The Witches of Gambanga

A lone figure inside the dark walls of a mud hut. The traditional scarifications on her face catching the tears that pour from her deep set eyes. She has been abandoned here by her own family, the newest member of a village of outcasts, banned from her home and accused of being a witch. She is one of The Witches of Gambaga. After few days she emerges, to join the other women in their daily chores, paying for her stay in the village of Gambaga in Northern Ghana.

Salmata is one of the women we meet in this stirring documentary by British-Ghanaian writer and filmmaker Yaba Badoe.

 This powerful film exposes gender discrimination in its rawest form.  It showcases a kind on inconvenient reality, a reality which makes futile the national motto Freedom and Justice.

Although this is largely an exploration of archaic and oppressive traditional practices, Badoe offers an objective portrayal making sure not to ridicule the people for their beliefs.

Her objectivity even extends to the authoritarian chief who reaps the rewards of the toil of the residents of Gambaga. Although it is obvious that he exercises absolute patriarchal rule, the filmmaker makes it a point not to vilify him.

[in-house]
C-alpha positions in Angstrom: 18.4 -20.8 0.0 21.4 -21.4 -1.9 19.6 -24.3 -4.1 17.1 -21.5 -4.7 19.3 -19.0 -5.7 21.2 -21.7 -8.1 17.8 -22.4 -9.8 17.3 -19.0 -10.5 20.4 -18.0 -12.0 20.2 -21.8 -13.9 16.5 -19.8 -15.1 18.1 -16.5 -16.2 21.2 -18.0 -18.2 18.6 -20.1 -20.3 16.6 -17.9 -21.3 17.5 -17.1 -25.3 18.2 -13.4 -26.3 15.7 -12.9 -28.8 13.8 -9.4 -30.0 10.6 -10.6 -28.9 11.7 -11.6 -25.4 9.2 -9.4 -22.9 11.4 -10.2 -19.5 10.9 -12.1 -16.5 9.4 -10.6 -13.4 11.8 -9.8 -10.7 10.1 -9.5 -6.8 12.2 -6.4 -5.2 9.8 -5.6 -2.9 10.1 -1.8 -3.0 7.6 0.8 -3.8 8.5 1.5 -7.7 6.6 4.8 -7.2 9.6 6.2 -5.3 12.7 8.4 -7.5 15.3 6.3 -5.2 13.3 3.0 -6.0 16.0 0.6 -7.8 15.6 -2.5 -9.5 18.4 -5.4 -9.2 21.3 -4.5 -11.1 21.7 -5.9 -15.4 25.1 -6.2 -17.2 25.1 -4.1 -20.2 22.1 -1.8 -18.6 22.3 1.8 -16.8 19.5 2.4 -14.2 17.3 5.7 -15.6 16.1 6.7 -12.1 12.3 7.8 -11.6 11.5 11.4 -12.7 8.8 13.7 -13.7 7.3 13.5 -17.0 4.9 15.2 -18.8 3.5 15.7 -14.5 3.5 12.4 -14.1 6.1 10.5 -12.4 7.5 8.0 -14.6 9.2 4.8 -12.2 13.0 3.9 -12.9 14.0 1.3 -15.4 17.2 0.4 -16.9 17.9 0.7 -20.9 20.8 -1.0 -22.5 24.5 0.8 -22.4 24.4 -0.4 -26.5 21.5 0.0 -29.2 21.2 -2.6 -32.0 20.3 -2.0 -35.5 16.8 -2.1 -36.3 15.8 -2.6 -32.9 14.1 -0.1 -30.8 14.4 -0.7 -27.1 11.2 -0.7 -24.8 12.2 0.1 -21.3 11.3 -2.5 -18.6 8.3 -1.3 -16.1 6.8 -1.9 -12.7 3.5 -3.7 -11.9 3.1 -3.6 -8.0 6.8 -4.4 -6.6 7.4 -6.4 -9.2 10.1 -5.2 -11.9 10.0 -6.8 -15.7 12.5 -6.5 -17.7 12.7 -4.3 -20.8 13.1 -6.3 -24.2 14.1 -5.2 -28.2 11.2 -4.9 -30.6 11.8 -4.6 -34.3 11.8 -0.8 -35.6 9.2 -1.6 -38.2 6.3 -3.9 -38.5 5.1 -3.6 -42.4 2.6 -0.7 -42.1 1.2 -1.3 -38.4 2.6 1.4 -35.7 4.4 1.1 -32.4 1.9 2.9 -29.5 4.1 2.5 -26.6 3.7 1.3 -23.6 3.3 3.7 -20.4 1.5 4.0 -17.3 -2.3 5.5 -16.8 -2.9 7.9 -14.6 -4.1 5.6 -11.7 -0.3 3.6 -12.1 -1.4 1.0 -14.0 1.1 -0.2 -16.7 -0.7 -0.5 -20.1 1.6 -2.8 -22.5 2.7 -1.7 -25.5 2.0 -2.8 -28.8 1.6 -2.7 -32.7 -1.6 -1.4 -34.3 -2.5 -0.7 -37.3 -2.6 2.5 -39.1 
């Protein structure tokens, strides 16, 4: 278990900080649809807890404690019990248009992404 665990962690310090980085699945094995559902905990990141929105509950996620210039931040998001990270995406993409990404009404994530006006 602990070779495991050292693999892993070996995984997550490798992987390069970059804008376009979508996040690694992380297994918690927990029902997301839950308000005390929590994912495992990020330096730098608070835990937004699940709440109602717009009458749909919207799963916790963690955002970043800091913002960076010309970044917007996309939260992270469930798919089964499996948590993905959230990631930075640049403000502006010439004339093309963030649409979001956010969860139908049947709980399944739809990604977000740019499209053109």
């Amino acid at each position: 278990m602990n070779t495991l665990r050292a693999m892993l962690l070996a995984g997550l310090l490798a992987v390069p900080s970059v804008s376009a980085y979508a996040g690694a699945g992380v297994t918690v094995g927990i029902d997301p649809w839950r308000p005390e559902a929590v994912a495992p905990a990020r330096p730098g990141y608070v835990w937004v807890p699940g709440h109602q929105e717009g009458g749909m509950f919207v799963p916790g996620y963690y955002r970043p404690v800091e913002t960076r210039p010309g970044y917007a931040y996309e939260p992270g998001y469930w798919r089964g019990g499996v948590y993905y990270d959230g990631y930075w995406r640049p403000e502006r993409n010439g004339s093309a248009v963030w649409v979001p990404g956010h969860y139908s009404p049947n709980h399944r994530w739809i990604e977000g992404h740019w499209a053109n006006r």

Badoe’s interest for the subject is evident in her return to Gambaga time and time again. Her stylistic sensitivity is clear. She does not let her voice overshadow that of the women.  Their heartache, anger, pain and sometimes happiness and relief at finding refuge, is narrated by them, producing an authentic account that captures the viewer

She successfully infiltrates the village, gaining the trust of the inhabitants becoming privy to not only their lives but their secret cultural practices.

Like many stories coming out of Africa, The Witches of Gambaga leave one with internal turmoil. On the one hand we do not want to be condescending to the beliefs of others but in the same token, this practice is clearly outdated, unfair and unjust. Although this is not an overly sympathetic documentary, one cannot help but feel fortunate to be living in a time and place where one enjoys freedom and justice regulated by laws based on equality and fairness. The witches of Gambaga is a film that is a worthy watch for anyone concerned with contemporary women’s issues on the continent.

 The Witches of Gambaga is part of Fox International’s Only in Africa series

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